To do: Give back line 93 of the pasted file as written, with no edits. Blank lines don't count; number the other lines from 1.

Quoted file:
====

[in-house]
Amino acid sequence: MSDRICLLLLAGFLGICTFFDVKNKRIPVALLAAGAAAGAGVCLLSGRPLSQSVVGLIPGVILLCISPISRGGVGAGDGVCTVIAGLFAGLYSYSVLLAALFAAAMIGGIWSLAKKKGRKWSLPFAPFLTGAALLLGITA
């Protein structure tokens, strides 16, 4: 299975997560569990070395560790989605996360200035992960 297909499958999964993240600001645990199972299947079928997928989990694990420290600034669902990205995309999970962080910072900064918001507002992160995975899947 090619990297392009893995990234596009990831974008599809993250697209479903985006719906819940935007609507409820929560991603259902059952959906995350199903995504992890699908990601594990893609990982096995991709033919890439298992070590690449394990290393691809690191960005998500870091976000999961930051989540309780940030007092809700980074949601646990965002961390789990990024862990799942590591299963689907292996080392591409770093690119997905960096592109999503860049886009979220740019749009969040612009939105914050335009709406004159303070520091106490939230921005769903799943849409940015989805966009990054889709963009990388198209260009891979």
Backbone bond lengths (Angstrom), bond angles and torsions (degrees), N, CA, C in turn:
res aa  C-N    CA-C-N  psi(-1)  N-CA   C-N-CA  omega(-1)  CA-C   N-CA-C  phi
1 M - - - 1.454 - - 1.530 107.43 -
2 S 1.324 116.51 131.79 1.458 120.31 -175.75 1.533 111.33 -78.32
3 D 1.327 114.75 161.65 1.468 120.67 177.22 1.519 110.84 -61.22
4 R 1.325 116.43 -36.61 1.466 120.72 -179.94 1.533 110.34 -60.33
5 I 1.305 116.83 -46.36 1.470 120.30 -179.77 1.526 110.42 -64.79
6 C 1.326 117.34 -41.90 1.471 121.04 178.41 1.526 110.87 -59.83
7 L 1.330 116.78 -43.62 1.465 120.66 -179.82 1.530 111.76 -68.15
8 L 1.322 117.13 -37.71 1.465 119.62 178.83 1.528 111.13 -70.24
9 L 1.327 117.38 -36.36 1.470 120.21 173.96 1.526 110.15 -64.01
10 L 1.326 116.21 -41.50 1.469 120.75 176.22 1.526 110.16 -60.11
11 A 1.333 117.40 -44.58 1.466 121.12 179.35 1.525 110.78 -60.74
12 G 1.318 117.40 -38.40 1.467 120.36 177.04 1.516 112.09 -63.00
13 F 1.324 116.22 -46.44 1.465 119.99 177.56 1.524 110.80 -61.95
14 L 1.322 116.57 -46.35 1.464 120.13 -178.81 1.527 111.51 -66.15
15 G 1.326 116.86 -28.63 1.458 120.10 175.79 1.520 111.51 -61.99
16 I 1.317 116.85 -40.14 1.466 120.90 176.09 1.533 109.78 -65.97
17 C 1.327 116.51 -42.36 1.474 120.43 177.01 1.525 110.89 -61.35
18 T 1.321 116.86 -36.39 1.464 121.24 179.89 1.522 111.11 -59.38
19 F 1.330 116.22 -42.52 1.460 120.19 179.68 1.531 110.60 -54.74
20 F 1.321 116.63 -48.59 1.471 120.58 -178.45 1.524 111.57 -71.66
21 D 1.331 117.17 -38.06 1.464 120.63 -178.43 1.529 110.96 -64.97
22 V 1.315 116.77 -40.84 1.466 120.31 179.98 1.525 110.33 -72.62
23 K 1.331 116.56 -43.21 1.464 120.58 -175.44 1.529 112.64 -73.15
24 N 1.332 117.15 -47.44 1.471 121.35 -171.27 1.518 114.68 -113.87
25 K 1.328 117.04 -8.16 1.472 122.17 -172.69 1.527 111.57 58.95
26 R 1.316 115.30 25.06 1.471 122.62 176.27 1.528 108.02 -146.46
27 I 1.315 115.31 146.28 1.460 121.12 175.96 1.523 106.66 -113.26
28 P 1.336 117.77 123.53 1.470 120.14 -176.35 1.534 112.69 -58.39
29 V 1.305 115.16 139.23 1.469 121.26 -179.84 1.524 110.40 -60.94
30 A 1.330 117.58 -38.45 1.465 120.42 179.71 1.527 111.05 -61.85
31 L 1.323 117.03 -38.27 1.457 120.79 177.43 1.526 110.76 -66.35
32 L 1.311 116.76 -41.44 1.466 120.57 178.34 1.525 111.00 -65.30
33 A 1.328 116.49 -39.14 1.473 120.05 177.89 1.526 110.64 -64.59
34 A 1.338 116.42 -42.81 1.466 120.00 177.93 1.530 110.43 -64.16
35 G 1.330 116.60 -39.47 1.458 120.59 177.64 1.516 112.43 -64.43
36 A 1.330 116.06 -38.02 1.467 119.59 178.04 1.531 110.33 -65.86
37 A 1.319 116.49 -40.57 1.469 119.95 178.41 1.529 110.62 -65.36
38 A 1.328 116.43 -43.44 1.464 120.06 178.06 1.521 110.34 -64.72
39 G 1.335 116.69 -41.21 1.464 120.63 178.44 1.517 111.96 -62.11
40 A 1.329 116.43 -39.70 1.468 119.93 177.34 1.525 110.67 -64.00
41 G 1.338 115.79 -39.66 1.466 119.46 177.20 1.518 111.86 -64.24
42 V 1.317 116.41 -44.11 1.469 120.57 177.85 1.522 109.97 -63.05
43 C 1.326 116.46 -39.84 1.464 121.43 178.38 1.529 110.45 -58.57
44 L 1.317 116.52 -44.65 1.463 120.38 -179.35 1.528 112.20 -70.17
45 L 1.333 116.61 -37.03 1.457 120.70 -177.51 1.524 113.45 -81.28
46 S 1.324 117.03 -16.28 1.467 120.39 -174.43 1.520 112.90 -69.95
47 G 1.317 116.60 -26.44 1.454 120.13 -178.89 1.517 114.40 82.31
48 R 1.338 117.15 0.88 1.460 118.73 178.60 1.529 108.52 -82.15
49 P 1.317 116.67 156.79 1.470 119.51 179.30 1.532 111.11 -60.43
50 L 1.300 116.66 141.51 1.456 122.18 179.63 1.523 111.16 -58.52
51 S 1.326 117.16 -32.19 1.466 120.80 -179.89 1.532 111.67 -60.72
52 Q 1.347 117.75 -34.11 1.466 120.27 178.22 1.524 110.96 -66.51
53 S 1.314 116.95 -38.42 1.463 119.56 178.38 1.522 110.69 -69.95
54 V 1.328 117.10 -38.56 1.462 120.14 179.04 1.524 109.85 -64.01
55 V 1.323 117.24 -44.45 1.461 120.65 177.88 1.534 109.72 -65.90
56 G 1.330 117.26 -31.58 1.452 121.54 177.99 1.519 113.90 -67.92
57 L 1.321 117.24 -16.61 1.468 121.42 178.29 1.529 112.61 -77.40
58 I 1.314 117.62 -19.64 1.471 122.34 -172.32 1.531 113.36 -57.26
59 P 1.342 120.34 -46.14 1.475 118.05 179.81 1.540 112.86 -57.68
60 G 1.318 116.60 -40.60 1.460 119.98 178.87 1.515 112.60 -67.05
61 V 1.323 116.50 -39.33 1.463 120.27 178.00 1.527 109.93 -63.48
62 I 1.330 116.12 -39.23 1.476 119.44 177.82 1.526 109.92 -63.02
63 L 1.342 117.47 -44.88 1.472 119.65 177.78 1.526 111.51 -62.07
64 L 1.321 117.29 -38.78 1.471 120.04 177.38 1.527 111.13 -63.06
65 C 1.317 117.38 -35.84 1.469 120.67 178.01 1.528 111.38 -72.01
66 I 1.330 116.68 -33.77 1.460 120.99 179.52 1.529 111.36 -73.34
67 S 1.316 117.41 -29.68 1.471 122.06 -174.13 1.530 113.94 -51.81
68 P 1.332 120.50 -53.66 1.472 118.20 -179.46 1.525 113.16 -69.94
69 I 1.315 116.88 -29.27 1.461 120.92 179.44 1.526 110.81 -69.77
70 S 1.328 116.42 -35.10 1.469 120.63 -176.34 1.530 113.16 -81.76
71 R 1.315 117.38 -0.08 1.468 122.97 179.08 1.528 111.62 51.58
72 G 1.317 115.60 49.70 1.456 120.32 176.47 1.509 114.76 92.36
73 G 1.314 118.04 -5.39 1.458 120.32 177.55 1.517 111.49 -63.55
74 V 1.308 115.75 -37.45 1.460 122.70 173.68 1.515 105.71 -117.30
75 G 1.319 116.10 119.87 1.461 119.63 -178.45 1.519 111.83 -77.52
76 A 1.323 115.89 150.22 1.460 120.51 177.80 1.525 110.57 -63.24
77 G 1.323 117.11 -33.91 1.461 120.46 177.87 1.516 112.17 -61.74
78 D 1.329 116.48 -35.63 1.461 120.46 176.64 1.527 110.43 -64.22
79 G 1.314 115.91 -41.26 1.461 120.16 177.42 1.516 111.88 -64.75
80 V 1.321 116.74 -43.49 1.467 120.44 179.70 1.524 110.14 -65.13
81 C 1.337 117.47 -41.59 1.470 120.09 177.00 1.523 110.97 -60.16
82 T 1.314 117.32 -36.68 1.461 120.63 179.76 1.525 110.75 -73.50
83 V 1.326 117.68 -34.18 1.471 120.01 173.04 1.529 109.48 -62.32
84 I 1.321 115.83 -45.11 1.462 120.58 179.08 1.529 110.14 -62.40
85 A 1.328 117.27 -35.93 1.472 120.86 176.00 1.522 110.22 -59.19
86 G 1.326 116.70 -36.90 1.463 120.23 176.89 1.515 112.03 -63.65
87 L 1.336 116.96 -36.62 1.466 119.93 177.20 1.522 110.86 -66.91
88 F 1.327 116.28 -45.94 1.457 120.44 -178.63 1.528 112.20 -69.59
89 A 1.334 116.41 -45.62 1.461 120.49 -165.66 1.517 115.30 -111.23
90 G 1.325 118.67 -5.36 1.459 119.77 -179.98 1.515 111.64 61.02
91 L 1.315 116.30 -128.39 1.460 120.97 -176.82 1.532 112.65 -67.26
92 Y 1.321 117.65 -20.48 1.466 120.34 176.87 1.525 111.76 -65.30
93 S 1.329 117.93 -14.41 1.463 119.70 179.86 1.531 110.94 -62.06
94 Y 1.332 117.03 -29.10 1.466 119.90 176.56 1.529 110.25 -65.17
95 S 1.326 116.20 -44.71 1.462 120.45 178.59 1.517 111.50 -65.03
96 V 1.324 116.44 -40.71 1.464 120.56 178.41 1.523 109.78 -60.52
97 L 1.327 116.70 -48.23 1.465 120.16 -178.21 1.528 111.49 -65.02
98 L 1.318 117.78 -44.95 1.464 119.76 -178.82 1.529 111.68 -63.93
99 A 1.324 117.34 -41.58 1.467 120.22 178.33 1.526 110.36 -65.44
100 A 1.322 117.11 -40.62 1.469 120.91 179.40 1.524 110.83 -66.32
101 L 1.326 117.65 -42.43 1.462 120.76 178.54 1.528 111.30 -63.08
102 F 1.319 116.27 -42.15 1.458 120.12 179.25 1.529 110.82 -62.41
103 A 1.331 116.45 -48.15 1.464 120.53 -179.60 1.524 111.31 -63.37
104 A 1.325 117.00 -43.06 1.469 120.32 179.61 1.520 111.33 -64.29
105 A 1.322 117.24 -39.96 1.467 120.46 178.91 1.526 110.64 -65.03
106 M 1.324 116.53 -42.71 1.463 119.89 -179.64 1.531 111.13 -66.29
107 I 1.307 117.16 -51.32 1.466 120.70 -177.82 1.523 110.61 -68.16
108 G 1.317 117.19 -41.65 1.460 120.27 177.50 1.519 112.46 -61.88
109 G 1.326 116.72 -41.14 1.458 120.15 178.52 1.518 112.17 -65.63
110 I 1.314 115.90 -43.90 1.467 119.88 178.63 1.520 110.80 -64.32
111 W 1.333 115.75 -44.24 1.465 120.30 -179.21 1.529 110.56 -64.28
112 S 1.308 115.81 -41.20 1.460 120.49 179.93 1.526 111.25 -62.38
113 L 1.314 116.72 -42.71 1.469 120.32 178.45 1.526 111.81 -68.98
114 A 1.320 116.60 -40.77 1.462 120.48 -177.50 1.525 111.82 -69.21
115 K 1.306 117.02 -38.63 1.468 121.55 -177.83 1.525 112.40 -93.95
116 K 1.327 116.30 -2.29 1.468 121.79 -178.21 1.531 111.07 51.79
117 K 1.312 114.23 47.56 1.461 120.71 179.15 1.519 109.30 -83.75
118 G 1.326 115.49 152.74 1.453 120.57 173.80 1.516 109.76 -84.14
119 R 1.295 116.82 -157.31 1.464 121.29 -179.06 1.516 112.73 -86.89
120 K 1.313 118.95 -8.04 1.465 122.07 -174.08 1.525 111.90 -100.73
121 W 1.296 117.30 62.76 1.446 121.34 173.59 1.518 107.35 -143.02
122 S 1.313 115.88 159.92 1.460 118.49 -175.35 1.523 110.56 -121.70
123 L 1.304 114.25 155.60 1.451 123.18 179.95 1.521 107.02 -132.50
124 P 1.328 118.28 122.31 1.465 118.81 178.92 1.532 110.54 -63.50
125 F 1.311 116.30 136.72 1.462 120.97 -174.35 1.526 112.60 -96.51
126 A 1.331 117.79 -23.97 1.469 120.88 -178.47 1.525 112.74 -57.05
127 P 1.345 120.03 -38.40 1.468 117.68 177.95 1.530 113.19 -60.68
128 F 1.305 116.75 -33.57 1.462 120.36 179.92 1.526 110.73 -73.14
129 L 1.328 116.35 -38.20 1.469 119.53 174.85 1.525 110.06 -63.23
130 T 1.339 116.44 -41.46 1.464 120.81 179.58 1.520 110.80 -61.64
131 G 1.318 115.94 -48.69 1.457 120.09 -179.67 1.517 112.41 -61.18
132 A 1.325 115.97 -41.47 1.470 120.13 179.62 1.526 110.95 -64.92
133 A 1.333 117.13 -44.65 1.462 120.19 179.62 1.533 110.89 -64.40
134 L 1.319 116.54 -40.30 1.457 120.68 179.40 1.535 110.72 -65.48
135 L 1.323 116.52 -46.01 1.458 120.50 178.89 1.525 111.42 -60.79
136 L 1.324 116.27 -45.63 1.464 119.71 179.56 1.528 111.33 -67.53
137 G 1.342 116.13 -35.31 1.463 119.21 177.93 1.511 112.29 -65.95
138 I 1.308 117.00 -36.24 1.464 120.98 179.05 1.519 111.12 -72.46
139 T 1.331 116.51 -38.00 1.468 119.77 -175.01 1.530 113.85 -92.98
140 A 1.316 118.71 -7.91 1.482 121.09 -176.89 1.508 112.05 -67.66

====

88 F 1.327 116.28 -45.94 1.457 120.44 -178.63 1.528 112.20 -69.59